The Victorian era was a time of incredible development in terms of manufacturing, technological development, and discovery. From the Jacquard Loom (a very early punch-card-controlled device) in 1800, to the steam locomotive in 1814, to the diesel engine in 1892, and all of the various strange and wonderful things in between, it was a time of what appeared to be unlimited potential.This seems to have been the motivating question behind Canadian author Kenneth Oppel's world-building for his wonderful young adult novel, Airborn, as well as its sequels. Airborn conveys a "golly-gee-whiz!" sense of adventure, positing an early twentieth century with a future horizon of unlimited potential instead of World War I, the sinking of the Titanic, and the Great Depression. Airborn's opening line "Sailing towards dawn" reminded me of the last line of Pynchon's Against the Day, "They sail toward grace." And if there was ever a spiritual brother to Pynchon's "Chums of Chance," it would be Matt Cruse, the boy-hero of Airborn. Matt was born on an airship, the literal reference of the book's punning title, and as a result, feels no fear while aloft. The open sky seems "the most natural place in the world" to him (14).
Steampunk poses the question, "What if that potential had indeed been unlimited?"
Unlike the airship of The Year the Sky Fell, the airship Matt Cruse serves aboard is the result of unlimited potential, of retro-futuristic imaginings: the Aurora, including cargo and passengers, "weighed over two million pounds" and measured "nine hundred feet from stem to stern, fourteen storeys high" (31-32). This makes it both longer than the Hindenburg, the largest airship to ever fly, and capable of a far greater amount of gross lift. Oppel explains this amazing engineering feat in technofantasy terms, through the invention of the fictional gas, hydrium: "There's fancy math to explain all this, of course. It had to do with hydrium being the lightest gas in the world. Much lighter than helium and even lighter than hydrogen" (32). This is what the Hindenburg could have been without concern for the cost of fuel, without the national tensions Germany faced before and during World War II. It is the Zeppelin, developed without the shadow of the Nazi party.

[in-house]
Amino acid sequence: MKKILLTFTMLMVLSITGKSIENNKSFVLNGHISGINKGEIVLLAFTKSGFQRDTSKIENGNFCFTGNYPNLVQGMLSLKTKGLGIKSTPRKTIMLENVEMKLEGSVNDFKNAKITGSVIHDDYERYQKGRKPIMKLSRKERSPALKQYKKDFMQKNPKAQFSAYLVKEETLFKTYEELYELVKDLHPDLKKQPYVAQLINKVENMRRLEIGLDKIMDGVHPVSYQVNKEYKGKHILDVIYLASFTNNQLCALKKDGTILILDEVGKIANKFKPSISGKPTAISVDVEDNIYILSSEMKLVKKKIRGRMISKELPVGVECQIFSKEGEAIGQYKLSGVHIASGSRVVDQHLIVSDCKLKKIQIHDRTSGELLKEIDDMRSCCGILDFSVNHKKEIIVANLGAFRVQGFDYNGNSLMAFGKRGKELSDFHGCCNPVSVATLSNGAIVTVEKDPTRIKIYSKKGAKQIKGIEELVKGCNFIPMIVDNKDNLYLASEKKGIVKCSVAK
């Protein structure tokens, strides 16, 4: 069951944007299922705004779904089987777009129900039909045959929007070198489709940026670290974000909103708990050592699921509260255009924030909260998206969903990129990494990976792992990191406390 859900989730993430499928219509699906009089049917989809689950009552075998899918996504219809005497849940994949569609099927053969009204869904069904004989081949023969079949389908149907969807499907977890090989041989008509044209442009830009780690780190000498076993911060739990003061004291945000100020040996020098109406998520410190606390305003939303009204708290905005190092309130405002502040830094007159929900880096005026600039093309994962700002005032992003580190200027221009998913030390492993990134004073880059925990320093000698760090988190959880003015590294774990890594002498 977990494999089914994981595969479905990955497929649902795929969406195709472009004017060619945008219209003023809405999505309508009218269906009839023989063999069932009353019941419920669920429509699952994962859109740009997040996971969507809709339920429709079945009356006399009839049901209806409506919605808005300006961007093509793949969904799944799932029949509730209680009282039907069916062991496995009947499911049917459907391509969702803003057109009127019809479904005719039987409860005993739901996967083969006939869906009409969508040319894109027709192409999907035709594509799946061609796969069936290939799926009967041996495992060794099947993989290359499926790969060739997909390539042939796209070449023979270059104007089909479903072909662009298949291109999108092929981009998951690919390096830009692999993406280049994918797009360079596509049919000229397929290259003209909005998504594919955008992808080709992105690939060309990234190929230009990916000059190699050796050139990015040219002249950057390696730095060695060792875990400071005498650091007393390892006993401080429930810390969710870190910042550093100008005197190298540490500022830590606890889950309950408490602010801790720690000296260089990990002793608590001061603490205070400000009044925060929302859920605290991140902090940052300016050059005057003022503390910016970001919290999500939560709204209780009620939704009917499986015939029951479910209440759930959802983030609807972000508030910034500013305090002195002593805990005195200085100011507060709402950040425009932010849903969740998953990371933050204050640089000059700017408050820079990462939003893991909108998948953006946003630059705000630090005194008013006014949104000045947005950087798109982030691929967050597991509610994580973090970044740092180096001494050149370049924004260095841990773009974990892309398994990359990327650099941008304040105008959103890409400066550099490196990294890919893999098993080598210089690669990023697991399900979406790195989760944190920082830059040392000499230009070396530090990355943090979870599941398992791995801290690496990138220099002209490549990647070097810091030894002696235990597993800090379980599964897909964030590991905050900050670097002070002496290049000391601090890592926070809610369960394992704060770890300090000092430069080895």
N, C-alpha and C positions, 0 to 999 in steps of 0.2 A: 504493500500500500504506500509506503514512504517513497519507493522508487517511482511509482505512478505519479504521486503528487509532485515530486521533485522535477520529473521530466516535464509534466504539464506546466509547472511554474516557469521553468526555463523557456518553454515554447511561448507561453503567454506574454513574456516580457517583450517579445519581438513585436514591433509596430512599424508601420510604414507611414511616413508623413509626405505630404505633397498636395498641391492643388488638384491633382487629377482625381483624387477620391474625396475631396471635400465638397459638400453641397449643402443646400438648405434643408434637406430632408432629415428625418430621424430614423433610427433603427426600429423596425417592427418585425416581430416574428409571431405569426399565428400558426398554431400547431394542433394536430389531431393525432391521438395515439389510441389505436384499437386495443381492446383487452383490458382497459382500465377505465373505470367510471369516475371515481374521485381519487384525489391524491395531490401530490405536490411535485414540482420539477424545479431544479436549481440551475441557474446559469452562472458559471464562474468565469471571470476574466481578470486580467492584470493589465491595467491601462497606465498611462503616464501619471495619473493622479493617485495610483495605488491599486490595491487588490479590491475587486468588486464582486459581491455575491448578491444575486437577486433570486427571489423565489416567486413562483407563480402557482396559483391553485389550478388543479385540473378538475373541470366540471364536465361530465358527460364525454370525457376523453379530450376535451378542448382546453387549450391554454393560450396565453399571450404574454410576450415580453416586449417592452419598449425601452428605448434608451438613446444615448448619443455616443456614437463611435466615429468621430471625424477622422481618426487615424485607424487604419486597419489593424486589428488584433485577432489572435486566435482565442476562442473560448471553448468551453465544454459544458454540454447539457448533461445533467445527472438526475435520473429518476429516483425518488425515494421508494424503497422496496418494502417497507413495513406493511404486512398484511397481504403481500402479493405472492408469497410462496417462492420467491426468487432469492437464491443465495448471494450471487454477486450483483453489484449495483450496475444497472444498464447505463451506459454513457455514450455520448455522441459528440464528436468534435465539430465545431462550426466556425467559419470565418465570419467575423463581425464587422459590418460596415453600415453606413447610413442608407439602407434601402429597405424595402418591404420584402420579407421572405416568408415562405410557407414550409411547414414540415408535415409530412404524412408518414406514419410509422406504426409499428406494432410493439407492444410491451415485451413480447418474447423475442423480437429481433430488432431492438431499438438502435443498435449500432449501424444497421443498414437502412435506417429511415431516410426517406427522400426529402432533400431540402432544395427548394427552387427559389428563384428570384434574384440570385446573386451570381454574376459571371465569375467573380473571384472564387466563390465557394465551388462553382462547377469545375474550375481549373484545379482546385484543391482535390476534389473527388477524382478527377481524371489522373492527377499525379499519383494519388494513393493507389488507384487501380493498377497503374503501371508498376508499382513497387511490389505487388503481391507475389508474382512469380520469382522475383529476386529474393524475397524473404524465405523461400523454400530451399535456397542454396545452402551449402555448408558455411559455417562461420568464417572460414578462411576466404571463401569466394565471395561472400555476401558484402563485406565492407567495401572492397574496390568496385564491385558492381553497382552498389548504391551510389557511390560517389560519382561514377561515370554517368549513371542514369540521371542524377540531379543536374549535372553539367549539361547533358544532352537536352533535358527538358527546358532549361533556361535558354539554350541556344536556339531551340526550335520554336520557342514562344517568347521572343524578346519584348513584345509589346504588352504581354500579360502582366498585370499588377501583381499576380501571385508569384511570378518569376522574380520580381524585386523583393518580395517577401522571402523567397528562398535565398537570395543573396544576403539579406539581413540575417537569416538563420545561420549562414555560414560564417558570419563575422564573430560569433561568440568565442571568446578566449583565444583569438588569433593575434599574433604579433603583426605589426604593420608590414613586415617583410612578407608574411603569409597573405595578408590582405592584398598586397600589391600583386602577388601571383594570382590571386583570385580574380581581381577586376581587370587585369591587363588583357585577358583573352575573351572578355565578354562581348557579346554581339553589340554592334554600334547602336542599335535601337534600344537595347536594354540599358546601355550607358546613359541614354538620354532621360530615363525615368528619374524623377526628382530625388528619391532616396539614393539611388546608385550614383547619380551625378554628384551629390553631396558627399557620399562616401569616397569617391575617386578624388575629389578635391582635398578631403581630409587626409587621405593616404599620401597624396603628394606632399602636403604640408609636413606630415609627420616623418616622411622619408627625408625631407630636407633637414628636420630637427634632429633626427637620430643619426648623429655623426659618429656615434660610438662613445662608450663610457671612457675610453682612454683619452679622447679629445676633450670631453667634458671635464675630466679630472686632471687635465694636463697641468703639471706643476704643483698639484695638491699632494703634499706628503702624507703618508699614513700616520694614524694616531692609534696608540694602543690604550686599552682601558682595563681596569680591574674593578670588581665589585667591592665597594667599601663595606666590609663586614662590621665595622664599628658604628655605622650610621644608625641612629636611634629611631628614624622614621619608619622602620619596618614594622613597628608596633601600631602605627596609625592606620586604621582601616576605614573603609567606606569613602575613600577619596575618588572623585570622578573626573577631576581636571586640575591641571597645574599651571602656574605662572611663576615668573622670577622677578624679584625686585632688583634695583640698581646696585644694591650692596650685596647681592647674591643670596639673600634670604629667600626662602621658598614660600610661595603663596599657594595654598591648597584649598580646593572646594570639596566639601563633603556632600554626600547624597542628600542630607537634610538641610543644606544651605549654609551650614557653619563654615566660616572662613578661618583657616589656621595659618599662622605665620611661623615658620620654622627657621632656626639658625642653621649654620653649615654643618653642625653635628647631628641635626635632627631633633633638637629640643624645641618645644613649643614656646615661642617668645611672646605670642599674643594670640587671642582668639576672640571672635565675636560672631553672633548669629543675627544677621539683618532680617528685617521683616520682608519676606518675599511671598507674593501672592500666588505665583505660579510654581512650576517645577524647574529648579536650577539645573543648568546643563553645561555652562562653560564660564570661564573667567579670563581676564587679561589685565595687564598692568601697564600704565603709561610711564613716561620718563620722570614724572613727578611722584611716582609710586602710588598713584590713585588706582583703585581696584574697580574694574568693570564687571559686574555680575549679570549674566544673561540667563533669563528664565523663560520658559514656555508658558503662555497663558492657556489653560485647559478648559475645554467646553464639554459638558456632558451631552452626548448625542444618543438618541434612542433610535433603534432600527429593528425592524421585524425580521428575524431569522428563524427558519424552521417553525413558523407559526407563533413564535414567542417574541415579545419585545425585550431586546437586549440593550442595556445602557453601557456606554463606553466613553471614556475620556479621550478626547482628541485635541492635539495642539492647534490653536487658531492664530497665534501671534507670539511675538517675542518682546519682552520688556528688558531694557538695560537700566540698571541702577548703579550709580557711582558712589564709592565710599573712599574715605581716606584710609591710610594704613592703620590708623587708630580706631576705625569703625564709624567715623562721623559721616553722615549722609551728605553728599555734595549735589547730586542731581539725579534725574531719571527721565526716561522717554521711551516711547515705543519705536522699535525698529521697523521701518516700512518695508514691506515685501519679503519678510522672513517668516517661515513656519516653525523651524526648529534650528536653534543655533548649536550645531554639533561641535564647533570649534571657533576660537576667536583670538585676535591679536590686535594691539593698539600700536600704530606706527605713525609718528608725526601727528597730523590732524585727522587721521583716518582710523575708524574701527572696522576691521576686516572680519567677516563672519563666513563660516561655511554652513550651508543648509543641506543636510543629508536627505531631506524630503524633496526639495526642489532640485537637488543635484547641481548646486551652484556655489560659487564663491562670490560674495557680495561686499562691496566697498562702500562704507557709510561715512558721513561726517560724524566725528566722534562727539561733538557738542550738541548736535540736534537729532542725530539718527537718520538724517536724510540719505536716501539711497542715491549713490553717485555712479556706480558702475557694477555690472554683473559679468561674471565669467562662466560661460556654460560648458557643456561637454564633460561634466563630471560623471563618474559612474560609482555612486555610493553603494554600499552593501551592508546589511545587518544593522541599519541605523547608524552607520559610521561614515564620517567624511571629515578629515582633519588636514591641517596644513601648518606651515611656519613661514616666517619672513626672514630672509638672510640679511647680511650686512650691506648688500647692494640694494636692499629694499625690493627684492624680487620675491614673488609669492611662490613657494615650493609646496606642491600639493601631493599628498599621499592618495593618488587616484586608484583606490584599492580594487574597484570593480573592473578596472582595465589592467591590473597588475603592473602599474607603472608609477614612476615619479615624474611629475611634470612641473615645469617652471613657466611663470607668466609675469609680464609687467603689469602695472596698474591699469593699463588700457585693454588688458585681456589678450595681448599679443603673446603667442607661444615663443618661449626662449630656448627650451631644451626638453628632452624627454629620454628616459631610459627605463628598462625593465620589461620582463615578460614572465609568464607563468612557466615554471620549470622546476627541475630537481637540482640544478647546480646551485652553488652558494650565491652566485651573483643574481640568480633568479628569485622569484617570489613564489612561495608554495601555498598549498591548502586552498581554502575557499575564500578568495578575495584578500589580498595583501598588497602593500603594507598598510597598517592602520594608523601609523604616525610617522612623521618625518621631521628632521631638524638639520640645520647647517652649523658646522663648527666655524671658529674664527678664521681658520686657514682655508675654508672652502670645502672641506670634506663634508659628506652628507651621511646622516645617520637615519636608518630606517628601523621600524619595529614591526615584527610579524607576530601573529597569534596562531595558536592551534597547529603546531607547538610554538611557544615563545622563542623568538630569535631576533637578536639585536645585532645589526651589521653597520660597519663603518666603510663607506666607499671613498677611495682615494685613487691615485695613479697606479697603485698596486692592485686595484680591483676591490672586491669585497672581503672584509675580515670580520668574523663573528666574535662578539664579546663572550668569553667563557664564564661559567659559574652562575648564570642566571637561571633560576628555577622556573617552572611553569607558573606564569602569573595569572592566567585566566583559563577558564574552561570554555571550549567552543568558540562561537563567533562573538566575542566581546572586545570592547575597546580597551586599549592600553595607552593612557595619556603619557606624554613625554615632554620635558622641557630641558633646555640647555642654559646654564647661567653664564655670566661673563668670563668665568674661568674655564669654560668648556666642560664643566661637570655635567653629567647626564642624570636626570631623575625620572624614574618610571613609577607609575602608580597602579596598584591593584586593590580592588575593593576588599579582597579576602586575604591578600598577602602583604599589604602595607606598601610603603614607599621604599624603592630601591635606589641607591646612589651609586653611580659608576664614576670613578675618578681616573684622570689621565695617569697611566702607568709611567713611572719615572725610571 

This is all possible because Oppel places the Aurora in a time before the cynicism and doubt the Great War produced. This is the Gilded Age, this is the time of Victorian optimism. It is an adventure tale of hair-breadth escapes--but they are always escapes. Despite the certainty Airborn shares with the Saturday matinee serials of yesteryear concerning the fate of its hero, the reader continues to turn the pages to see what happens next. For younger readers, this will be to see if the characters survive. Older readers will be savvy enough to recognize the inevitability of survival by the fact that Matt Cruse is the narrator. It is difficult to relay one's near-death adventures if one has gone beyond just being "near" death. So what would motivate an older, more mature reader to read Airborn?
Oppel himself has admitted he was surprised by the number of awards Airborn received, given that he didn't consciously seek to invest it with the same depth of Big Ideas he did in his earlier Silverwing Saga. Among the awards Airborn garnered, it received a Governer General's Award, the most prestigious of awards for Canadian literature. While taking a course on Canadian women's fiction, I read several "GG" winners, and did mental comparisons to those books while reading Airborn, trying to puzzle out why this high-flying adventure had netted such a high-altitude award.